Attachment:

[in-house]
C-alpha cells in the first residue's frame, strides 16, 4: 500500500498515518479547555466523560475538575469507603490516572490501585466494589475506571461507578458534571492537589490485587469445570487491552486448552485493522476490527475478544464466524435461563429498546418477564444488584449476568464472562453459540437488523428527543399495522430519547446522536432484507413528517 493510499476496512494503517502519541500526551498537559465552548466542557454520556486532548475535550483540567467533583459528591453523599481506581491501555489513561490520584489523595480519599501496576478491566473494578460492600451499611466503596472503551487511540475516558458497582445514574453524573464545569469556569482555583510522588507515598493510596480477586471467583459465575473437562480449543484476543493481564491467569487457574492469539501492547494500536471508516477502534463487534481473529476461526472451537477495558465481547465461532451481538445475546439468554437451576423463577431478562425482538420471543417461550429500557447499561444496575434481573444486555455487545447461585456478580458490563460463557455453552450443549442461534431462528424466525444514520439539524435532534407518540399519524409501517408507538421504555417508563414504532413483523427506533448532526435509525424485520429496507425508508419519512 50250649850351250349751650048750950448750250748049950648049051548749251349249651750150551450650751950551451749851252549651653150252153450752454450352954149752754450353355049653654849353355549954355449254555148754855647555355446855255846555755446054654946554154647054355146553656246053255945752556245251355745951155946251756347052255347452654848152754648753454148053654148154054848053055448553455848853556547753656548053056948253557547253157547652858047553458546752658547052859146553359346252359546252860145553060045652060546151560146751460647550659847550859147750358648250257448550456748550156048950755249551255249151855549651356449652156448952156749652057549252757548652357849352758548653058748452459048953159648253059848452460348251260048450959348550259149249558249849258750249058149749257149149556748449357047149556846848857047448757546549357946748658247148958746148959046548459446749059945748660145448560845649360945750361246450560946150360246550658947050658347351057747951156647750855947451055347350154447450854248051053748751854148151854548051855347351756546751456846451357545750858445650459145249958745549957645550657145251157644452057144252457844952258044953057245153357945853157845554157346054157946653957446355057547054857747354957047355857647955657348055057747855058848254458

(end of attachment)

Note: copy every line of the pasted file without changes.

[in-house]
C-alpha cells in the first residue's frame, strides 16, 4: 500500500498515518479547555466523560475538575469507603490516572490501585466494589475506571461507578458534571492537589490485587469445570487491552486448552485493522476490527475478544464466524435461563429498546418477564444488584449476568464472562453459540437488523428527543399495522430519547446522536432484507413528517 493510499476496512494503517502519541500526551498537559465552548466542557454520556486532548475535550483540567467533583459528591453523599481506581491501555489513561490520584489523595480519599501496576478491566473494578460492600451499611466503596472503551487511540475516558458497582445514574453524573464545569469556569482555583510522588507515598493510596480477586471467583459465575473437562480449543484476543493481564491467569487457574492469539501492547494500536471508516477502534463487534481473529476461526472451537477495558465481547465461532451481538445475546439468554437451576423463577431478562425482538420471543417461550429500557447499561444496575434481573444486555455487545447461585456478580458490563460463557455453552450443549442461534431462528424466525444514520439539524435532534407518540399519524409501517408507538421504555417508563414504532413483523427506533448532526435509525424485520429496507425508508419519512 50250649850351250349751650048750950448750250748049950648049051548749251349249651750150551450650751950551451749851252549651653150252153450752454450352954149752754450353355049653654849353355549954355449254555148754855647555355446855255846555755446054654946554154647054355146553656246053255945752556245251355745951155946251756347052255347452654848152754648753454148053654148154054848053055448553455848853556547753656548053056948253557547253157547652858047553458546752658547052859146553359346252359546252860145553060045652060546151560146751460647550659847550859147750358648250257448550456748550156048950755249551255249151855549651356449652156448952156749652057549252757548652357849352758548653058748452459048953159648253059848452460348251260048450959348550259149249558249849258750249058149749257149149556748449357047149556846848857047448757546549357946748658247148958746148959046548459446749059945748660145448560845649360945750361246450560946150360246550658947050658347351057747951156647750855947451055347350154447450854248051053748751854148151854548051855347351756546751456846451357545750858445650459145249958745549957645550657145251157644452057144252457844952258044953057245153357945853157845554157346054157946653957446355057547054857747354957047355857647955657348055057747855058848254458